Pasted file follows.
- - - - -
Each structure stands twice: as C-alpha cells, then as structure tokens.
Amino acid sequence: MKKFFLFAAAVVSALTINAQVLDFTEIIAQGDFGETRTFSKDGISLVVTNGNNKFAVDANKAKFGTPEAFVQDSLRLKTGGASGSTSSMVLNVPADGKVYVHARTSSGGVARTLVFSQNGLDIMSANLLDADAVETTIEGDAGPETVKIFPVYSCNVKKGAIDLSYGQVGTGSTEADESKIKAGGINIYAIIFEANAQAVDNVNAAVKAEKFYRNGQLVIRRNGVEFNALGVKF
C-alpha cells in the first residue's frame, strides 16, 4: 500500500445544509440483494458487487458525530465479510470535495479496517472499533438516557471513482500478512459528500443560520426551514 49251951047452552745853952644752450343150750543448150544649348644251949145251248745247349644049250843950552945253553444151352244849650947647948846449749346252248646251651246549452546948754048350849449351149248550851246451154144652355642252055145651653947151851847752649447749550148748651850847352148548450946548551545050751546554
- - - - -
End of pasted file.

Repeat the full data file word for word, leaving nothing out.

Each structure stands twice: as C-alpha cells, then as structure tokens.
Amino acid sequence: MKKFFLFAAAVVSALTINAQVLDFTEIIAQGDFGETRTFSKDGISLVVTNGNNKFAVDANKAKFGTPEAFVQDSLRLKTGGASGSTSSMVLNVPADGKVYVHARTSSGGVARTLVFSQNGLDIMSANLLDADAVETTIEGDAGPETVKIFPVYSCNVKKGAIDLSYGQVGTGSTEADESKIKAGGINIYAIIFEANAQAVDNVNAAVKAEKFYRNGQLVIRRNGVEFNALGVKF
C-alpha cells in the first residue's frame, strides 16, 4: 500500500445544509440483494458487487458525530465479510470535495479496517472499533438516557471513482500478512459528500443560520426551514 49251951047452552745853952644752450343150750543448150544649348644251949145251248745247349644049250843950552945253553444151352244849650947647948846449749346252248646251651246549452546948754048350849449351149248550851246451154144652355642252055145651653947151851847752649447749550148748651850847352148548450946548551545050751546554